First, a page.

There is a place on the northern shore of the Bay of Naples that has long been steeped in history, mystery, myth, and magic. Known as the Phlegræan Fields, it is a desolate place; a barren wasteland strewn with rubble and intersected by deep underground vents that belch out choking fumes and fire. Legends and strange phenomena cling to this hellish, smoke-wreathed landscape, so it is perhaps no wonder that these fields are a location believed since ancient times to hold a tunnel that leads to Hell itself.
The Phlegræan Fields is a plateau that is part of an ancient volcanic caldera not far from Mt. Vesuvius, the volcano known for laying waste to the once great city of Pompeii. The heavily volcanic area, which is pitted with steaming vents, sulphur spewing crevasses, and even flaming holes in the ground, was well-known in Greek and Roman myth and is heavily associated with stories of magic and prophecy.
One of the greatest legends originating from here is that of the Cumæan sibyl, or prophetess, that was featured in Virgil’s epic the Aeneid, which tells of the hero Aeneas’ journey through the Land of the Dead, guided by the Sibyl. This prophetess took her name from the nearby town of Cumae, itself having the legendary distinction of being one of the landing places for Daedalus, the mythical father of Icarus of lore. The Sibyl was depicted as a woman bestowed with immortality by the sun god Apollo and gifted with powers of prophecy, who was said to dwell in a cave somewhere in the Fields that also served as an entrance to the underworld. Her powers were described as vast, and Virgil liked to depict her sitting in her cave feverishly scrawling the future onto leaves. An interesting story concerning the Sybil is that she once possessed nine magical scrolls that allegedly outlined the entire future of Rome in detail, which she offered for an exorbitant sum to a Roman king by the name of Tarquinius Superbus, also known as Tarquin the Proud. When the king refused her offer, the Sybil proceeded to methodically destroy the scrolls until the king finally coughed up the vast amount of money she had demanded, and had the last remaining three sequestered away in a hidden place.
Although this may all seem like pure fantasy, this story is significant in that there really was a king by the name of Tarquinius and there were indeed three scrolls kept by the Greeks that came to be known as the Sibylline Books, which were thought to be the actual texts acquired by Tarquin from the Sybil. These scrolls were typically securely locked in a stone vault deep beneath a place called The Temple of Jupiter and although it is unknown if they had any real prophetic powers, the Greeks certainly thought they did, as the scrolls were said to occasionally be used to divine the future in times of imminent crisis or disaster so that such hardships could be avoided. The scrolls were considered to be of extreme importance at the time and were protected at all costs. So desperate were the Greeks to keep these scrolls that when the temple was burned down in 83 BC, envoys were allegedly sent to the far flung corners of the earth searching for any pieces or fragments that might have survived so that they could be reassembled.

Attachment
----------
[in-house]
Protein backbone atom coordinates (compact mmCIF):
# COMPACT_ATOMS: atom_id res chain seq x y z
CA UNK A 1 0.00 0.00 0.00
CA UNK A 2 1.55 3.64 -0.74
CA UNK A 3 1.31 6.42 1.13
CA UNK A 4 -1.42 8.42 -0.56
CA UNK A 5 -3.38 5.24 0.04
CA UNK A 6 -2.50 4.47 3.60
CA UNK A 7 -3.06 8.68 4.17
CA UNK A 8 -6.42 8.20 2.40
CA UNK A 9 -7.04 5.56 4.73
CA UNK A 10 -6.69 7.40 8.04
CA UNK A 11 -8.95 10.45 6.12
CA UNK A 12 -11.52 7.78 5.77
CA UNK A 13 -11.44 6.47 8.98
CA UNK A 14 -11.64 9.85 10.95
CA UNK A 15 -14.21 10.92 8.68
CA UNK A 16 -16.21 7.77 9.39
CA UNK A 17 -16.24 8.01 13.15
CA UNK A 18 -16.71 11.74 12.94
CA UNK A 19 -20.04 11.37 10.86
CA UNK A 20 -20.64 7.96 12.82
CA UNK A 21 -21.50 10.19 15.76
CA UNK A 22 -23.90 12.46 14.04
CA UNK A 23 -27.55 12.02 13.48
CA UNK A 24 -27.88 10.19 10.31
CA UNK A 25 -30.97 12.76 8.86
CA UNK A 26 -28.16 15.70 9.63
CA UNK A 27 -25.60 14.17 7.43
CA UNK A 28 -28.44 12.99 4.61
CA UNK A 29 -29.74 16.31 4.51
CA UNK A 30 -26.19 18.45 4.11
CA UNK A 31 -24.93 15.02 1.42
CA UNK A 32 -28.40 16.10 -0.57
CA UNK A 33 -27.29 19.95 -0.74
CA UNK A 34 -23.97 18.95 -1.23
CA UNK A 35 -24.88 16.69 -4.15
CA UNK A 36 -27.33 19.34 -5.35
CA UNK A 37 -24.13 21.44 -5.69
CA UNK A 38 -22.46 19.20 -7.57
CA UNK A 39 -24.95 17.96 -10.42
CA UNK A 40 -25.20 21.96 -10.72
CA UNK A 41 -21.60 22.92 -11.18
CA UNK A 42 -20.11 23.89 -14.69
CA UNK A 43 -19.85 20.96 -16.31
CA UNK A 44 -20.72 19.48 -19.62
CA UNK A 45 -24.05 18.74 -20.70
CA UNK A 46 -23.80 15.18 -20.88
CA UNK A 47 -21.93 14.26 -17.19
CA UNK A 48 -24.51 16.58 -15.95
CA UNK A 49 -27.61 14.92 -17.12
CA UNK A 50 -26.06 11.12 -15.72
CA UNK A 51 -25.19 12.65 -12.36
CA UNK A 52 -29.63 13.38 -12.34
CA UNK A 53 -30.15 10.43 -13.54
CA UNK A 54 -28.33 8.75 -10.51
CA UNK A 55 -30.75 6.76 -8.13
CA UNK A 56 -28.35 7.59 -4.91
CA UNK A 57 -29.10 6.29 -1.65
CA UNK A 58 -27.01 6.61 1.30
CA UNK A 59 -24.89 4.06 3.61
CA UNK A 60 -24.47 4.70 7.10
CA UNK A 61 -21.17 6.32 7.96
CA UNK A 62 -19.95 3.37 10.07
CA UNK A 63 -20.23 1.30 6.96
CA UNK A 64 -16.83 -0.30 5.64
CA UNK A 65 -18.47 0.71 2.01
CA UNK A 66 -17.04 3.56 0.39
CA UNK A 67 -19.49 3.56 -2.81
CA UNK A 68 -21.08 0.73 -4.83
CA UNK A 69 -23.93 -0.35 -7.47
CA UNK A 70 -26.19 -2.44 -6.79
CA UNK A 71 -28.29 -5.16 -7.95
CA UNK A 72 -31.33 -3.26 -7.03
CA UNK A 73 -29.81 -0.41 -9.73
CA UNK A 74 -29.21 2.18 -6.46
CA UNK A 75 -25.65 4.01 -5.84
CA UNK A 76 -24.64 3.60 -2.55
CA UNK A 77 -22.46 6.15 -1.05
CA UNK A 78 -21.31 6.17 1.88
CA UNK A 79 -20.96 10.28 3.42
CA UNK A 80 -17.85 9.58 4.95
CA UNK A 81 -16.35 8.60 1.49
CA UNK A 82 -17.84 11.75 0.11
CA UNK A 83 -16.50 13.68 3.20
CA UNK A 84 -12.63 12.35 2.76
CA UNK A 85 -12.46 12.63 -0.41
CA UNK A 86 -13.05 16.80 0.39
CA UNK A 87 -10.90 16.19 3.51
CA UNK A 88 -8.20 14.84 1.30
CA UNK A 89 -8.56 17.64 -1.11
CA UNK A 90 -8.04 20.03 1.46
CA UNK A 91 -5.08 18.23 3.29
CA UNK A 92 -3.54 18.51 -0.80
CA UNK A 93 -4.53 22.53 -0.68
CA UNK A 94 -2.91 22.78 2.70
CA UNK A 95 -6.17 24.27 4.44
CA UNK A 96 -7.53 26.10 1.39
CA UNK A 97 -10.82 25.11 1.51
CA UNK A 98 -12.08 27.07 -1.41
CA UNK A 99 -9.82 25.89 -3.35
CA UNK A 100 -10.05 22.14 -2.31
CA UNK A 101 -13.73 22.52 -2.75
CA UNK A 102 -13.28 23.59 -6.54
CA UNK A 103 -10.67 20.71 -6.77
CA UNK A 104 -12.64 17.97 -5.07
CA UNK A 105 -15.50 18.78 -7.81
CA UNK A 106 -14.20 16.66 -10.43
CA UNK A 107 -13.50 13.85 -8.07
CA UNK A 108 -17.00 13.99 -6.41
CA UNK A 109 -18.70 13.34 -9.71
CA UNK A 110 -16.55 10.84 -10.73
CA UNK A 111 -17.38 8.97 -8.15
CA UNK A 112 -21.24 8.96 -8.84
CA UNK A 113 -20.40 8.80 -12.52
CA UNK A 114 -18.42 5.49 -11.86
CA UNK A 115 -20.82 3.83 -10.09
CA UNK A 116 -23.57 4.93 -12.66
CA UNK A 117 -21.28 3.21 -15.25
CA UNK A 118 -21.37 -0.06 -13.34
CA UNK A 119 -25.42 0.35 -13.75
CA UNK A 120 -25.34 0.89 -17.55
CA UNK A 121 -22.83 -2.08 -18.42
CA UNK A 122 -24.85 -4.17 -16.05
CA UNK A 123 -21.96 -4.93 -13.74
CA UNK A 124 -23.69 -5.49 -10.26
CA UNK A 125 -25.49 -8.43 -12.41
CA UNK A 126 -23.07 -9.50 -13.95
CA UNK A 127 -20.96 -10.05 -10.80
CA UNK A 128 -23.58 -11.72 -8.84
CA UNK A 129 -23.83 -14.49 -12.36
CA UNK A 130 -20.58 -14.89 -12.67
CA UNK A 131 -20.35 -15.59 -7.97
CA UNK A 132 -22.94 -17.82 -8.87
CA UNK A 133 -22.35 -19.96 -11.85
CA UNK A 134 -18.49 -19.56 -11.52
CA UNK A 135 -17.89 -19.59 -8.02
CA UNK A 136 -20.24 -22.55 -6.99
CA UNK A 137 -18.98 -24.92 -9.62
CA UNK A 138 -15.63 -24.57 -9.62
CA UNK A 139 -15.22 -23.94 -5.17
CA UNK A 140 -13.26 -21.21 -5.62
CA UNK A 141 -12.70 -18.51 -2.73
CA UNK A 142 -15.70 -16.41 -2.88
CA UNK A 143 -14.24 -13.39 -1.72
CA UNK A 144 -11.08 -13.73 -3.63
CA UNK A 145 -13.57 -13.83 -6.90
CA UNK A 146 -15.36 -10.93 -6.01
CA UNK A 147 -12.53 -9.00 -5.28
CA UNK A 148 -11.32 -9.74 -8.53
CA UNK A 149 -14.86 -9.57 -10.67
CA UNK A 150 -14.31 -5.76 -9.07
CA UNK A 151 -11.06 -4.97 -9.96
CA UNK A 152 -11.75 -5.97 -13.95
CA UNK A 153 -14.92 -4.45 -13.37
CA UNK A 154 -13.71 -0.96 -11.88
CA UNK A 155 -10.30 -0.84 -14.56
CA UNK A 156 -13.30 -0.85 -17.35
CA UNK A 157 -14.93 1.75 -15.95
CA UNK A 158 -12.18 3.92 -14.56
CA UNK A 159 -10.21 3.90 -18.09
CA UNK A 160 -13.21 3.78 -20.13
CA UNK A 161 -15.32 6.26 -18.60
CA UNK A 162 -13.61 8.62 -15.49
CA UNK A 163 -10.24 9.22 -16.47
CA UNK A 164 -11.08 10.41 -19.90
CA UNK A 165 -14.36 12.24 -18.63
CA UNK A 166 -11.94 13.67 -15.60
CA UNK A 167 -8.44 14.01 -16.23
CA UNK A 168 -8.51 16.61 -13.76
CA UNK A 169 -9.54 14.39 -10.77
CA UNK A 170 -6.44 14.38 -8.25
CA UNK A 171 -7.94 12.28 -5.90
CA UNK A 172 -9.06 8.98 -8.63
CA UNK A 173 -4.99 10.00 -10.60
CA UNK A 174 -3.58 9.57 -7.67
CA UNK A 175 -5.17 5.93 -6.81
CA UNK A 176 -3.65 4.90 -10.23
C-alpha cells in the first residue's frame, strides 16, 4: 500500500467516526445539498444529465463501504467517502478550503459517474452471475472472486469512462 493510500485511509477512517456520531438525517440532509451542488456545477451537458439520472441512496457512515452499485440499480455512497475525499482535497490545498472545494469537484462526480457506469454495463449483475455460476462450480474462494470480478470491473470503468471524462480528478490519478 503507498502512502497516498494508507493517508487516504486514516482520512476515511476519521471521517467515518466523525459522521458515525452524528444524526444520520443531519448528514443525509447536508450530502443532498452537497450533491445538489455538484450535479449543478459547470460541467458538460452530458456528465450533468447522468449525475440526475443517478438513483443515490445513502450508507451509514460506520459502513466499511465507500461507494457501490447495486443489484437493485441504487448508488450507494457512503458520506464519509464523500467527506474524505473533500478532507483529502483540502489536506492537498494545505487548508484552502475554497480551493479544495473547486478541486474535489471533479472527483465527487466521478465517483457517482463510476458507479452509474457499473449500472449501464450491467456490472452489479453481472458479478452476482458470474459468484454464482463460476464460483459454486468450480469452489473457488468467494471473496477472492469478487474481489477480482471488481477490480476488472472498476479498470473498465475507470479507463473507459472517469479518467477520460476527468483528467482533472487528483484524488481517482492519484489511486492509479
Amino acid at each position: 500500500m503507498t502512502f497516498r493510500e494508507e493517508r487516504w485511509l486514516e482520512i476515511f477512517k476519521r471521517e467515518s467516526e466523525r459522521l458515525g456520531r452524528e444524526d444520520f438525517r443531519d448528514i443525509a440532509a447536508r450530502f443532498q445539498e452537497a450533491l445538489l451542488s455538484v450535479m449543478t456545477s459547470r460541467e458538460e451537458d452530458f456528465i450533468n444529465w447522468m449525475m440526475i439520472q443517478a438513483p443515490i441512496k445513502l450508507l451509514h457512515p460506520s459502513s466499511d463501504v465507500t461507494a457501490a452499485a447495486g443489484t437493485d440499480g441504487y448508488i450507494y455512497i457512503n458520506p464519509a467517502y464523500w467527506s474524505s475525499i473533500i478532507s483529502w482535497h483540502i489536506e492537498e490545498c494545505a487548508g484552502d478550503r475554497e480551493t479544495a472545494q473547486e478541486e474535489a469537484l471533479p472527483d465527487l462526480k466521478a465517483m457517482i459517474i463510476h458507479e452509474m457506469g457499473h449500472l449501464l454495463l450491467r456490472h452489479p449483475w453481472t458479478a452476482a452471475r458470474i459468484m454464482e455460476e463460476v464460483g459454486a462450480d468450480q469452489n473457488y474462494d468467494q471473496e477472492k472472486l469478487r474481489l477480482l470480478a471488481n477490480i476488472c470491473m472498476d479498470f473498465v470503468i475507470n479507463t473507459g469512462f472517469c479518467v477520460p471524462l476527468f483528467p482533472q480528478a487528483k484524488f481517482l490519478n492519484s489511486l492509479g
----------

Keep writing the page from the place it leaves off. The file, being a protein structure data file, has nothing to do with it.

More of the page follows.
The Cumæan sibyl with her prophetic scrolls.
It is these intriguing grains of truth inherent to this legend that have beckoned adventurous souls for centuries, who believed that there could possibly be a real cave where the Sybil resided and that it could really descend literally into the depths of Hell itself. The historically accurate features of the tale have also been cause for historians, archaeologists, folklorists, and scholars to wonder if there actually was, if perhaps not a literal opening to the underworld, then a previously unknown and unexplored cave or tunnel system that lies at the heart of the legends of the Sybil’s cave. Various searches and expeditions of the Phlegræan Fields were undertaken over the years to discern the location of this mythical cave yet turned up nothing. In the face of the lack of any further physical evidence to point to a real cave or tunnel at the root of the legend, the possibility of one existing seemed more and more doubtful, and the Sybil’s entrance to the underworld faded once again into mere myth.
The legend of the Cumæan sibyl’s mysterious cave may well have remained shrouded in myth and legend forever if it weren’t for a curious discovery made in the 1950s in the ancient Roman luxury resort town of Baiae, a place located in the western portion of the Fields that was once renowned throughout the Empire for its spas with reputed healing powers.
( via mysteriousuniverse.org )